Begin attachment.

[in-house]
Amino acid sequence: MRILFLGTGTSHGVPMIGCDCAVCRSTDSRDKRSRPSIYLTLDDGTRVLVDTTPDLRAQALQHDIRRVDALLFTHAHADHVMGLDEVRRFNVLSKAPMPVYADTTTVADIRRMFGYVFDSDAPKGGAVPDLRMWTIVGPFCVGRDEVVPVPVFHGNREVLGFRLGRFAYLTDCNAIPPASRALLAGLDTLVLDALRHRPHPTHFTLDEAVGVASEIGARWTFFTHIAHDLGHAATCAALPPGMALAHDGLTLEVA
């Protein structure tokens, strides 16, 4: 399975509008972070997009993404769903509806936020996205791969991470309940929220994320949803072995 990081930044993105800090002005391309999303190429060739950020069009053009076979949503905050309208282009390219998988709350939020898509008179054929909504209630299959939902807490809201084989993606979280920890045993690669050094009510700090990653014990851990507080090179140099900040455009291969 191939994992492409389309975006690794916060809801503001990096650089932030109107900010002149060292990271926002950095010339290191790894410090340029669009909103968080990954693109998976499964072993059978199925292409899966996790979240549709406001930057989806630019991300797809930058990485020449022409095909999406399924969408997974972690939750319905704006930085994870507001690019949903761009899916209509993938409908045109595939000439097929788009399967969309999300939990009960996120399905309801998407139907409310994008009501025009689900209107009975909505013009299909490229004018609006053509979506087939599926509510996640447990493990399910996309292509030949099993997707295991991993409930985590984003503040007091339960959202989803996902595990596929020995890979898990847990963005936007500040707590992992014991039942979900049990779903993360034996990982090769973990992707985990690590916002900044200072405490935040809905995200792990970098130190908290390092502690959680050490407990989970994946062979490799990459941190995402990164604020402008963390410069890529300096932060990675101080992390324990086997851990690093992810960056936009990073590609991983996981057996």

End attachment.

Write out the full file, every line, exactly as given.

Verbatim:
[in-house]
Amino acid sequence: MRILFLGTGTSHGVPMIGCDCAVCRSTDSRDKRSRPSIYLTLDDGTRVLVDTTPDLRAQALQHDIRRVDALLFTHAHADHVMGLDEVRRFNVLSKAPMPVYADTTTVADIRRMFGYVFDSDAPKGGAVPDLRMWTIVGPFCVGRDEVVPVPVFHGNREVLGFRLGRFAYLTDCNAIPPASRALLAGLDTLVLDALRHRPHPTHFTLDEAVGVASEIGARWTFFTHIAHDLGHAATCAALPPGMALAHDGLTLEVA
């Protein structure tokens, strides 16, 4: 399975509008972070997009993404769903509806936020996205791969991470309940929220994320949803072995 990081930044993105800090002005391309999303190429060739950020069009053009076979949503905050309208282009390219998988709350939020898509008179054929909504209630299959939902807490809201084989993606979280920890045993690669050094009510700090990653014990851990507080090179140099900040455009291969 191939994992492409389309975006690794916060809801503001990096650089932030109107900010002149060292990271926002950095010339290191790894410090340029669009909103968080990954693109998976499964072993059978199925292409899966996790979240549709406001930057989806630019991300797809930058990485020449022409095909999406399924969408997974972690939750319905704006930085994870507001690019949903761009899916209509993938409908045109595939000439097929788009399967969309999300939990009960996120399905309801998407139907409310994008009501025009689900209107009975909505013009299909490229004018609006053509979506087939599926509510996640447990493990399910996309292509030949099993997707295991991993409930985590984003503040007091339960959202989803996902595990596929020995890979898990847990963005936007500040707590992992014991039942979900049990779903993360034996990982090769973990992707985990690590916002900044200072405490935040809905995200792990970098130190908290390092502690959680050490407990989970994946062979490799990459941190995402990164604020402008963390410069890529300096932060990675101080992390324990086997851990690093992810960056936009990073590609991983996981057996």